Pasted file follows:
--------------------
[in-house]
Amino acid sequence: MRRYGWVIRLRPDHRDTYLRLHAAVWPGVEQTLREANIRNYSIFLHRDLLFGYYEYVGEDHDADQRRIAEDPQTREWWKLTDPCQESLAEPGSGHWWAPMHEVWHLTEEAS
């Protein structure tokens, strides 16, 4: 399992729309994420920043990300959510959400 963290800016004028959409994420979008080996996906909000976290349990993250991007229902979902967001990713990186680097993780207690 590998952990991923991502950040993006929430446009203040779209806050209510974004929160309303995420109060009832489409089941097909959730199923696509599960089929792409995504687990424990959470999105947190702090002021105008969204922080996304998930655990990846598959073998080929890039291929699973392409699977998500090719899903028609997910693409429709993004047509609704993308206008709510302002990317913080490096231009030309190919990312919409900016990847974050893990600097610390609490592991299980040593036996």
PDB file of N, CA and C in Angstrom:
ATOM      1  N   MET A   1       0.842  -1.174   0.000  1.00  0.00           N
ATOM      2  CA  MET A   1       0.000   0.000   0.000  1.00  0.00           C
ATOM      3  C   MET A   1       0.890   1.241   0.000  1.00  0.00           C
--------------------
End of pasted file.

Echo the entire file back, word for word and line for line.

[in-house]
Amino acid sequence: MRRYGWVIRLRPDHRDTYLRLHAAVWPGVEQTLREANIRNYSIFLHRDLLFGYYEYVGEDHDADQRRIAEDPQTREWWKLTDPCQESLAEPGSGHWWAPMHEVWHLTEEAS
């Protein structure tokens, strides 16, 4: 399992729309994420920043990300959510959400 963290800016004028959409994420979008080996996906909000976290349990993250991007229902979902967001990713990186680097993780207690 590998952990991923991502950040993006929430446009203040779209806050209510974004929160309303995420109060009832489409089941097909959730199923696509599960089929792409995504687990424990959470999105947190702090002021105008969204922080996304998930655990990846598959073998080929890039291929699973392409699977998500090719899903028609997910693409429709993004047509609704993308206008709510302002990317913080490096231009030309190919990312919409900016990847974050893990600097610390609490592991299980040593036996």
PDB file of N, CA and C in Angstrom:
ATOM      1  N   MET A   1       0.842  -1.174   0.000  1.00  0.00           N
ATOM      2  CA  MET A   1       0.000   0.000   0.000  1.00  0.00           C
ATOM      3  C   MET A   1       0.890   1.241   0.000  1.00  0.00           C